he said. Yet it undeniably suggests violence, he added. Most of the
    increase consisted of head injuries in young males, "which conforms
    pretty closely to the pattern you see today in homicides."

    The researchers defined "traumatic injury" as anything leaving a mark on
    the skeleton, such as a skull fracture, a healed broken arm, or an
    embedded arrow point or bullet.

    Walker said that although part of the increased injury rate doubtless
    stems from violence by whites themselves, it probably reflects mostly
    native-on-native violence. "In a lot of cases, such as in California,
    there weren't that many Europeans around -- just a few priests, and
    thousands of Indians," he said.

    Walker said the higher injury rate could have many explanations.
    Increased violence is normally associated with more densely populated,
    settled life, which Native Americans experienced in modernity, he said.
    Disease could also touch off war, he said.

    "Here in California, there was a lot of inter-village warfare associated
    with the introduction of European diseases. People would attribute the
    disease to evil shamanic activity in another village," he said.

    Ferguson cited other factors. The Europeans often drew natives into
    their imperial wars, he said.

    "Sometimes, the Europeans would enable someone to pursue a preexisting
    fight more aggressively, by backing one side," he added. Other times, he
    said, Europeans got natives to conduct slave raids on one another.

    Natives also fought over control of areas around trading outposts, to
    become middlemen, he said. "Sometimes that was a life-or-death matter,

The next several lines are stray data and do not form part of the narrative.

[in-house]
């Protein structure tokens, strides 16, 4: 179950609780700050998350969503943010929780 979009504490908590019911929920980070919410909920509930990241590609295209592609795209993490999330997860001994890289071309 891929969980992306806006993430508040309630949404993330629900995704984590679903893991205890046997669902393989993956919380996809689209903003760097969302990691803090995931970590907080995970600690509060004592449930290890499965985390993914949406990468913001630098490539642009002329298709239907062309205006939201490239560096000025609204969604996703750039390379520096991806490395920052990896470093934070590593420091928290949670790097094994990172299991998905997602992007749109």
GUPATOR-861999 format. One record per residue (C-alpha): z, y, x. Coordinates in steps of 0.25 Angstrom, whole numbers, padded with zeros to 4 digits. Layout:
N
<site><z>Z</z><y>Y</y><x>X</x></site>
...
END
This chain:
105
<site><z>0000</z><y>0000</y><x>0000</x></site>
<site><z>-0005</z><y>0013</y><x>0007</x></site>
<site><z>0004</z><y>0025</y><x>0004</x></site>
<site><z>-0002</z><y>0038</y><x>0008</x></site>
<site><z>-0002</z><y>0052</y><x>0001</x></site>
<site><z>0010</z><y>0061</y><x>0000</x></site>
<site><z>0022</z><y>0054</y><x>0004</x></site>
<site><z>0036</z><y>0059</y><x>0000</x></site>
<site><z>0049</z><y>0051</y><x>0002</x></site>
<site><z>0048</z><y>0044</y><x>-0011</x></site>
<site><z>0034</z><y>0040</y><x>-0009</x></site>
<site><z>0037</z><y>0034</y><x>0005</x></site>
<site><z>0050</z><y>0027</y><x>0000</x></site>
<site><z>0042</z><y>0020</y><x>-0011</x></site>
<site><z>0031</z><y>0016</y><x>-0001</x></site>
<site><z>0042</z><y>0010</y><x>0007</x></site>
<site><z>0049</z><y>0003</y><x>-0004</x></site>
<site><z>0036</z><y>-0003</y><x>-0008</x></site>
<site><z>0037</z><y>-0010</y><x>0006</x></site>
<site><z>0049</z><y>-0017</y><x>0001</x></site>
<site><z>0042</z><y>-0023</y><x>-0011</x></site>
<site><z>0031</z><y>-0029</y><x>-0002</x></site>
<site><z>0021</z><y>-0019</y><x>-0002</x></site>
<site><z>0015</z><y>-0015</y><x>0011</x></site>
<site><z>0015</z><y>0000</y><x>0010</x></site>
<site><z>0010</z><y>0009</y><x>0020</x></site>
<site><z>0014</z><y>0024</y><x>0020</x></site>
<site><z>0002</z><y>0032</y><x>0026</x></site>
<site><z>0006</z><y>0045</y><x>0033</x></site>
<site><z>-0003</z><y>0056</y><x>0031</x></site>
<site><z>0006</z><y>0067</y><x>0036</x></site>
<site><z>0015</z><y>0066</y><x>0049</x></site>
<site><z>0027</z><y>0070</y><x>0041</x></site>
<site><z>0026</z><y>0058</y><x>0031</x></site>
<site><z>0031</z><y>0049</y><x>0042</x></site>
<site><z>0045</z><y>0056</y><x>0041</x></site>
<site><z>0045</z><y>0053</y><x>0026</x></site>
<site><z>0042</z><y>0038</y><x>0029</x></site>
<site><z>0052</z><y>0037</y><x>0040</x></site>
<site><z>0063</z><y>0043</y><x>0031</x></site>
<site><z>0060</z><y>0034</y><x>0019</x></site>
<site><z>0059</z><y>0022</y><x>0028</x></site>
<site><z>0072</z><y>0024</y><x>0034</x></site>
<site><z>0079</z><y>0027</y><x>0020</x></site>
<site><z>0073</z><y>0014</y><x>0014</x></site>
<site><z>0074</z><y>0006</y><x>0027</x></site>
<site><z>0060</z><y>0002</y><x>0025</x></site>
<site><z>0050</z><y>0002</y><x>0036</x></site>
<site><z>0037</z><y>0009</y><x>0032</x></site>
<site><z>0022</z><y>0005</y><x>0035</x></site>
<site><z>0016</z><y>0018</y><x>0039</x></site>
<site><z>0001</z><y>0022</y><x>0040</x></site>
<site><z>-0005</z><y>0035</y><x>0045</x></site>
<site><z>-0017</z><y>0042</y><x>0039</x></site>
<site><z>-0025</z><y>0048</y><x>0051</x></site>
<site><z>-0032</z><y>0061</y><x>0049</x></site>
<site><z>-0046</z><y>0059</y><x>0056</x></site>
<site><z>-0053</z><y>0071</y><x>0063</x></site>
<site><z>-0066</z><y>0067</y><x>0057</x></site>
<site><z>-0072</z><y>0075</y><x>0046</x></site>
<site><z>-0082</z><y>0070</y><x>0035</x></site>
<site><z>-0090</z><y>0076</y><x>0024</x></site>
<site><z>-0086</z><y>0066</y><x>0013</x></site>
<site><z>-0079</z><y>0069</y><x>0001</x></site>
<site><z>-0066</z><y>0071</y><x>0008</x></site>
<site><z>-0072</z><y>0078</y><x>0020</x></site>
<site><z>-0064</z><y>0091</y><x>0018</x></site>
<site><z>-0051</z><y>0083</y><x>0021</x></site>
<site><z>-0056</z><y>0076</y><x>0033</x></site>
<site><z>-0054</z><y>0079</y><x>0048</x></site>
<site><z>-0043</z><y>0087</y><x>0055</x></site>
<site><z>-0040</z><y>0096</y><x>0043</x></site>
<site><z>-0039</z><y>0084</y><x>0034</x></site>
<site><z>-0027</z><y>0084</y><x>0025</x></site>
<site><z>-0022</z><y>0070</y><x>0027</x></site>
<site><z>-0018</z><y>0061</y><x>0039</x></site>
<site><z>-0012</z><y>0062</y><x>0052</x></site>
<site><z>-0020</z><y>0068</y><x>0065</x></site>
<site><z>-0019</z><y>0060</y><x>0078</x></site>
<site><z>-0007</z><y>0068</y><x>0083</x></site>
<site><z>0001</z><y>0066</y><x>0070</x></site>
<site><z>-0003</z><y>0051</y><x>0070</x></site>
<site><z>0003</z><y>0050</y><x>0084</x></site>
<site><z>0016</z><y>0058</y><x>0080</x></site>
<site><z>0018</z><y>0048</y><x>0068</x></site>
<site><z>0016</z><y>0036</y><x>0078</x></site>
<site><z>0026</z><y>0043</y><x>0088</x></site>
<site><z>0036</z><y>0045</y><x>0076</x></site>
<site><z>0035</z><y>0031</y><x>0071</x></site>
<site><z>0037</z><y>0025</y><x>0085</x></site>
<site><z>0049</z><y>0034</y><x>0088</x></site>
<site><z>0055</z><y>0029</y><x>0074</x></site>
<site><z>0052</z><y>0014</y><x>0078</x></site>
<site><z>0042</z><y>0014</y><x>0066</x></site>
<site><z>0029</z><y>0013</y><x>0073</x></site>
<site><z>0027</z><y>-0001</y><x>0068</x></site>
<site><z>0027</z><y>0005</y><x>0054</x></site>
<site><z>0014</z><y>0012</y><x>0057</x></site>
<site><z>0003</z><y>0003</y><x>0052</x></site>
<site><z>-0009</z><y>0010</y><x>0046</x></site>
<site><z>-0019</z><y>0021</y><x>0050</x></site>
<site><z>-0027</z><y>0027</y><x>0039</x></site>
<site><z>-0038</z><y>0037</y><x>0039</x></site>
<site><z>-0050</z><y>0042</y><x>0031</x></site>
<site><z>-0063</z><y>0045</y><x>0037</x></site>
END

since it meant the difference between who would get guns or not."

    Stanish agreed. "Obviously, having an expanding imperial power coming at
    you is going to exacerbate tensions," he said. "They're pushing you.
    They're going to push you somewhere -- into other groups."

    "You're also going to get competition over access to the Europeans, who
    are a form of wealth," he added. Native Americans fought over areas rich
    in fur, which the whites would buy.

    Yet Native American warfare was widespread long before that, Stanish

    The natives' ancient practice of using human scalps as trophies is well

    Native Americans before Columbus were probably about as violent as
    Europeans then, Stanish contended.

    Ferguson didn't dispute this; indeed, he said, there was a time of
    unusually heavy violence among Native Americans before Columbus, around
    1325. "There was some of the worst evidence of warfare that we see
    anywhere in the world anytime," he said.

    However, he added, "if you go back a couple of thousand years before
    that, it's questionable" whether Native Americans warred.

    Keith F. Otterbein, an anthropology professor at the State University of
    New York at Buffalo, said the skeleton findings contribute to a
    balanced, middle-of-the-road view.

    "The folks who are saying there was no early warfare -- they're wrong,
    too. There is, in fact, a myth of the peaceful savage," he said.

    Otterbein said the controversy won't end here; both sides are too
    ideologically entrenched.

    "Underlying the 'noble savage' myth," Stanish said, "is a political
    agenda by both the far right and far left. The right tries to turn the
    'savages' into our little brown brothers, who need to be pulled
    up. . . . On the left, they have another agenda, that the Western world
    is bad."

    2002 The Washington Post Company